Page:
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I have two arrayLists with 3 integer. I want to find a way to return the common elements of the two lists. Has anynody idea, how can I achieve this?

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4 Answers 4

Use Collection#retainAll().

listA.retainAll(listB);
// listA now contains only the elements which are also contained in listB.

If you want to avoid that changes are being affected in listA, then you need to create a new one.

List<Integer> common = new ArrayList<Integer>(listA);
common.retainAll(listB);
// common now contains only the elements which are contained in listA and listB.
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RetainAll returns a new list? I tried to store the output of retain to a new list sth like that tempList.addAll(listA.retainAll(listB)); but it doesnt work –  zenitis May 9 '11 at 22:53
    
As answered in the link behind Collection#retainAll() and the comments in the code snippets, no, it doesn't. Changes get reflected in the list you're calling the method on. –  BalusC May 9 '11 at 22:56
    
The problem is that list common is initialized with size 3, then you try to change its size by returning only one or two elements. I try what you suggest and it returns me out of bounds exception. –  zenitis May 9 '11 at 23:05
    
ok ok I got it. Thanks a lot –  zenitis May 9 '11 at 23:20

You can use set intersection operations with your ArrayList objects.

Something like this:

List<Integer> l1 = new ArrayList<Integer>();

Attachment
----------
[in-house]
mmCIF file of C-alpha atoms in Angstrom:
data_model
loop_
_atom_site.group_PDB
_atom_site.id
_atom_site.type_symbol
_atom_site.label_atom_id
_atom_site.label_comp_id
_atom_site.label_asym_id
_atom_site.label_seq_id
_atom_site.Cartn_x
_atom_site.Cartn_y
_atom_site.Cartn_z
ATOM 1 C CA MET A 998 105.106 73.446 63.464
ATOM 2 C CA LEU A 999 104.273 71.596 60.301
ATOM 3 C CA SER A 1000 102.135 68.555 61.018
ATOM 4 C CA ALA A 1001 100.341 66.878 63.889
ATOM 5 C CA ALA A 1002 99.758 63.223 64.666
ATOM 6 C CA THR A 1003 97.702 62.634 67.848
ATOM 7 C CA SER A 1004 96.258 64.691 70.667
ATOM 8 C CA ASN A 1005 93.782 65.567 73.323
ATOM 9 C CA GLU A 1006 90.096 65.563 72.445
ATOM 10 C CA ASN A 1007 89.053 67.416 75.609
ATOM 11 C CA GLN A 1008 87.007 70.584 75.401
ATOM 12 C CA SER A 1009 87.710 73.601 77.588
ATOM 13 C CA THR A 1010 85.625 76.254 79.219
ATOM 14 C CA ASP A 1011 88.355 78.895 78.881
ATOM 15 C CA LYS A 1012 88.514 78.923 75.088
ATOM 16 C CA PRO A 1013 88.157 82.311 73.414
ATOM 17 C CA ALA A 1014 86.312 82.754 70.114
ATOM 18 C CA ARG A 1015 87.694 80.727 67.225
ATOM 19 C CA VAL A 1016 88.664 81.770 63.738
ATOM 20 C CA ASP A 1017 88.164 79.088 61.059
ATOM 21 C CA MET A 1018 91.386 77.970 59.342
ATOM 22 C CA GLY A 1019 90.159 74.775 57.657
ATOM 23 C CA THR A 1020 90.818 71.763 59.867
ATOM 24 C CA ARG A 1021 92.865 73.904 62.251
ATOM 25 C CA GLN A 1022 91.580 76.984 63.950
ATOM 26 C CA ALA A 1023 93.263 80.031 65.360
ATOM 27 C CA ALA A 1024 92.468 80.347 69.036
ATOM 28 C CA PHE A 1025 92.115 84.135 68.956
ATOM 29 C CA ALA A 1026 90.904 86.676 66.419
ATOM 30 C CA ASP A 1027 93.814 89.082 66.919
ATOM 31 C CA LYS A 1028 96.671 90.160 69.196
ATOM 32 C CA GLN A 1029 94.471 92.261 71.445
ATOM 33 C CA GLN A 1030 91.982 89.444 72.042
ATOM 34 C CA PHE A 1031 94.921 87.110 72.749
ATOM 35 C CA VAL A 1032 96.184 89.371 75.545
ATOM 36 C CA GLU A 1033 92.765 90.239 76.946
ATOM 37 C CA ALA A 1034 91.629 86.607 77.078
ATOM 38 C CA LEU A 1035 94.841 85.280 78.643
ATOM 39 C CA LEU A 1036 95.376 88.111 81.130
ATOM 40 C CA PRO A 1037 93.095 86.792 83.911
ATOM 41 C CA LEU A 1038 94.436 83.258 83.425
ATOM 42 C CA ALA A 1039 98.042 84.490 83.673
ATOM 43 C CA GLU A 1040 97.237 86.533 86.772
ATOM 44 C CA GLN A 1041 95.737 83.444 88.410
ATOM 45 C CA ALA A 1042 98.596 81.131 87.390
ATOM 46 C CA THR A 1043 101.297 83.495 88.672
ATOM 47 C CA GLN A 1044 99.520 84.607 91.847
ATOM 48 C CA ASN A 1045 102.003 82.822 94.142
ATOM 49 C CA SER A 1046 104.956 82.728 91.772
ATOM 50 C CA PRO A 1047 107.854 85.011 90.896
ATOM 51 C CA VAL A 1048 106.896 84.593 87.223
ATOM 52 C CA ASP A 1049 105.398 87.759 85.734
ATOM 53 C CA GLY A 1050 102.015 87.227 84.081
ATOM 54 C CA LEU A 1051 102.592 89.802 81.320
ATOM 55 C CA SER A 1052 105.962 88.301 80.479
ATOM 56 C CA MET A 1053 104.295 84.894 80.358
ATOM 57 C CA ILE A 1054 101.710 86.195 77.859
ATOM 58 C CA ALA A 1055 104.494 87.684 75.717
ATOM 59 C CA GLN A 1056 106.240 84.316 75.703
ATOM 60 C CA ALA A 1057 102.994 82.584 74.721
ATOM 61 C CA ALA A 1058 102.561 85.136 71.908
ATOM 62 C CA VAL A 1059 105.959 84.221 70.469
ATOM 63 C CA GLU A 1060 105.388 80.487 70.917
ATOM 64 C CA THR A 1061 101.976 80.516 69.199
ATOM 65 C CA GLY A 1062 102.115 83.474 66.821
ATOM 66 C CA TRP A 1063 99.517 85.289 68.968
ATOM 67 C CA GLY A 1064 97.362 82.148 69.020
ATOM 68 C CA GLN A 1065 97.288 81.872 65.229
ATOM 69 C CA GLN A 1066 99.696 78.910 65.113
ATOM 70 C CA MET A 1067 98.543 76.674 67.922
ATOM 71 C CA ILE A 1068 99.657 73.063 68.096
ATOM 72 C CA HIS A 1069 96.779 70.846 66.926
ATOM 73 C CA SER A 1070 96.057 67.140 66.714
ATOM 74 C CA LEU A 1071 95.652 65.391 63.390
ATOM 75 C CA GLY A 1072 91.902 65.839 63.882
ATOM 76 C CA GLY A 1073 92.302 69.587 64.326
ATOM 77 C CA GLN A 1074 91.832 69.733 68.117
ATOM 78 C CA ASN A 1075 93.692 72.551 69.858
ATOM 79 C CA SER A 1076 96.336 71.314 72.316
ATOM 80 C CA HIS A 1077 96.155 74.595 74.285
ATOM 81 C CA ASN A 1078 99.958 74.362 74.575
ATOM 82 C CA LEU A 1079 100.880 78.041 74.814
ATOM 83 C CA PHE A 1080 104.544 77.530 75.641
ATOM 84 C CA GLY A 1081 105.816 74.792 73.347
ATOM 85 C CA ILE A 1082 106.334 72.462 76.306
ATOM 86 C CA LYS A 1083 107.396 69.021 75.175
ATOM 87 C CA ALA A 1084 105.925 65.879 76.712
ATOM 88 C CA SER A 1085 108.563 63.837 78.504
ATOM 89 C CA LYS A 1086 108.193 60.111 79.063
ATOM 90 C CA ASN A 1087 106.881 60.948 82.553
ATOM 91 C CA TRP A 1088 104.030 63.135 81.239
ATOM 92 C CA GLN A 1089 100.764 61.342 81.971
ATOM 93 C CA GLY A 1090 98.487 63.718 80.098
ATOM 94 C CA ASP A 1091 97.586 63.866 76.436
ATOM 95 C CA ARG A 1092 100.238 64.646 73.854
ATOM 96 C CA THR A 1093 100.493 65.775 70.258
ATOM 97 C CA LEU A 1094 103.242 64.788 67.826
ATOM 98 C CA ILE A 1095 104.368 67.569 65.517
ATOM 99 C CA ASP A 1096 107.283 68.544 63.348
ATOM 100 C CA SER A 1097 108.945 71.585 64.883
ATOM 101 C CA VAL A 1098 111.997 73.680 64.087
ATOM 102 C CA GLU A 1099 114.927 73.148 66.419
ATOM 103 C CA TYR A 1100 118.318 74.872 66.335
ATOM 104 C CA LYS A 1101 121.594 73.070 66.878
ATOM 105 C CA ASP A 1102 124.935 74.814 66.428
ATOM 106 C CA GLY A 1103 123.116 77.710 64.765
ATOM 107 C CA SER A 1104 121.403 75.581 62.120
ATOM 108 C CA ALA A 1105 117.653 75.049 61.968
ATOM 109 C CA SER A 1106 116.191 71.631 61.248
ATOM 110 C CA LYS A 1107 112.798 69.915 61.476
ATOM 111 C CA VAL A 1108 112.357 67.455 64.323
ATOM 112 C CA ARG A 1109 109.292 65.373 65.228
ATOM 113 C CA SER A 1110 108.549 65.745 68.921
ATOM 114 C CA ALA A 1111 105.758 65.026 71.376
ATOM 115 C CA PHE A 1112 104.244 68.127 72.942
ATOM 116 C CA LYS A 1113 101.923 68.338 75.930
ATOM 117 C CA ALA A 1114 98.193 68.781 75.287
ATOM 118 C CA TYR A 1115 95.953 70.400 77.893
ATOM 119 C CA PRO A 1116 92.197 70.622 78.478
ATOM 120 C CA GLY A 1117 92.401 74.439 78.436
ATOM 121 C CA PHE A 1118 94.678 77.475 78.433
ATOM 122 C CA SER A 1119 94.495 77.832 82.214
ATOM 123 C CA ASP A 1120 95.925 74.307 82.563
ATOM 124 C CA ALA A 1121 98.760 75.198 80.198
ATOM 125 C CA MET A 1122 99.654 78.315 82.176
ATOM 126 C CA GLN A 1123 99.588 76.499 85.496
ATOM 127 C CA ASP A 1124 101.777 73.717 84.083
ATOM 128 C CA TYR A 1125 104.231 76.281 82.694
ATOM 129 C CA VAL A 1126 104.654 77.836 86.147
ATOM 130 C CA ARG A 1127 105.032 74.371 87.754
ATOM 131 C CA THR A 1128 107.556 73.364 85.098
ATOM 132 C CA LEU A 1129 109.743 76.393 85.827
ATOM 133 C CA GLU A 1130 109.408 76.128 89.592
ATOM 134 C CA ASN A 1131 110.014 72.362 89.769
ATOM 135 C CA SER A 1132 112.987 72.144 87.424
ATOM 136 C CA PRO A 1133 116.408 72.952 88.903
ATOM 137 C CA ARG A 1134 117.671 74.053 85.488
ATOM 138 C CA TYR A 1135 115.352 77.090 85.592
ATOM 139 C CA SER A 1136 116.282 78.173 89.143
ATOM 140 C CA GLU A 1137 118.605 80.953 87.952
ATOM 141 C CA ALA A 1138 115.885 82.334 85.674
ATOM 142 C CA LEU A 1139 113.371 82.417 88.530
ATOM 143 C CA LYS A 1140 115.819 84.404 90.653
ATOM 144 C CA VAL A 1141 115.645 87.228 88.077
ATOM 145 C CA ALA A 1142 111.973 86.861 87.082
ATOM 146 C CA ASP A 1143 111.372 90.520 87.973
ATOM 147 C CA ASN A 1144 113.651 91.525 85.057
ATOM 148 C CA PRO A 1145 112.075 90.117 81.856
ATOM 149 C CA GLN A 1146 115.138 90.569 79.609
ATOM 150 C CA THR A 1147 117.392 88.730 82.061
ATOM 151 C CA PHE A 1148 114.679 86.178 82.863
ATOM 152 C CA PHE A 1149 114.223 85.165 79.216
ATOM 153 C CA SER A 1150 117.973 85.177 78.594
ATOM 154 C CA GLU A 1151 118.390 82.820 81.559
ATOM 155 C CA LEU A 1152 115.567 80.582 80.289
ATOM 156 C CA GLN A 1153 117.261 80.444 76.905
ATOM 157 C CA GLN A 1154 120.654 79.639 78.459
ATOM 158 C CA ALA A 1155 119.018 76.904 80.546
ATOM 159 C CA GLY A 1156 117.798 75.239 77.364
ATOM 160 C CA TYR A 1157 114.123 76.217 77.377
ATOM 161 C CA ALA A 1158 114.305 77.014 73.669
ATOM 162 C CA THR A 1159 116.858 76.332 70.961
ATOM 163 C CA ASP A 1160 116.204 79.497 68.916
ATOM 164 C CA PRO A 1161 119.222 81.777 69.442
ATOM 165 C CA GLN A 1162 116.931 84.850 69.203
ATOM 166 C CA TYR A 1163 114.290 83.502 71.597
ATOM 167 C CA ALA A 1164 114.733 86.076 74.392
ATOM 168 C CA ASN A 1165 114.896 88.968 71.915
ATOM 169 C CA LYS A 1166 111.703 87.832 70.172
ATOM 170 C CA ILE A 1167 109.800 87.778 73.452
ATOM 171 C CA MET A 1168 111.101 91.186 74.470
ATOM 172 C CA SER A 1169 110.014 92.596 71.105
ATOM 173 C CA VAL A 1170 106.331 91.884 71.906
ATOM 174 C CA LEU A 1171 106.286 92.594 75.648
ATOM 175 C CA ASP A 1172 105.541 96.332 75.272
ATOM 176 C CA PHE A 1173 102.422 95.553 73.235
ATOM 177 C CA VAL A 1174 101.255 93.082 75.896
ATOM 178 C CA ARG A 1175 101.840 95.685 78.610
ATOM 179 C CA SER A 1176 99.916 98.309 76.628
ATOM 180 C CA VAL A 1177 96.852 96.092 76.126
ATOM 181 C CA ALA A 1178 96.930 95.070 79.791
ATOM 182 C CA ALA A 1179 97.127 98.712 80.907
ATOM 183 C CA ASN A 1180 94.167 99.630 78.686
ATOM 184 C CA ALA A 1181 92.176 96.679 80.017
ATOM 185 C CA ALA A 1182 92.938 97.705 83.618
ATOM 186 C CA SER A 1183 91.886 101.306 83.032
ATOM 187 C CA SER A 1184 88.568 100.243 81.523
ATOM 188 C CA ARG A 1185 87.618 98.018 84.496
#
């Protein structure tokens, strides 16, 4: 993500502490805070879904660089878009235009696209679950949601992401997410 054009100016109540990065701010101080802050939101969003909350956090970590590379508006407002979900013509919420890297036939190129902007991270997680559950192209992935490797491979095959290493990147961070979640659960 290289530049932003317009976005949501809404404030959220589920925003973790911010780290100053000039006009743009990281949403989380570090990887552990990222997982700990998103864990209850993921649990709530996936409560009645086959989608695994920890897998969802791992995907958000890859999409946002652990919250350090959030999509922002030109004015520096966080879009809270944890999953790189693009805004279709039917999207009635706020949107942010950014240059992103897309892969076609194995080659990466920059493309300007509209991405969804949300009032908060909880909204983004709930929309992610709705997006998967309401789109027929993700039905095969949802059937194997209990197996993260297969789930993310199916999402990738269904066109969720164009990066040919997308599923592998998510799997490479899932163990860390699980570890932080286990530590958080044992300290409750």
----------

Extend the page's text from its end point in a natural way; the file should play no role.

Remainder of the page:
l1.add(1);
l1.add(2);
l1.add(3);

List<Integer> l2= new ArrayList<Integer>();
l2.add(4);
l2.add(2);
l2.add(3);

List<Integer> l3 = new ArrayList<Integer>(l2);
l3.retainAll(l1);

Now, l3 should have only common elements between l1 and l2.

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3  
Note that this way the changes are reflected in l2 as well. You probably meant to say List<Integer> l3 = new ArrayList<Integer>(l2); instead. –  BalusC May 9 '11 at 22:46
    
@BalusC: True. Thanks for pointing that out. –  Pablo Santa Cruz May 9 '11 at 23:24
    
The problem gets a little messier if say l1 has 2 of an element and l2 had 3 of that same element. retainAll returns puts 3 of that element in l3 even though it is only contained twice in l1. –  demongolem Nov 12 '12 at 2:19

Why reinvent the wheel? Use Commons Collections:

intersection(java.util.Collection a, java.util.Collection b)
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In case you want to do it yourself..

List<Integer> commons = new ArrayList<Integer>();

for (Integer igr : group1) {
    if (group2.contains(igr)) {
        commons.add(igr);
    }
}

System.out.println("Common elements are :: -");
for (Integer igr : commons) {
    System.out.println(" "+igr);
}
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1  
Please, explain why this answers the question. –  brasofilo Apr 9 '13 at 17:44
1  
The OP was asking for a way to find which elements were common, not how many common elements there are. –  Brendon Dugan Jul 19 '13 at 19:05

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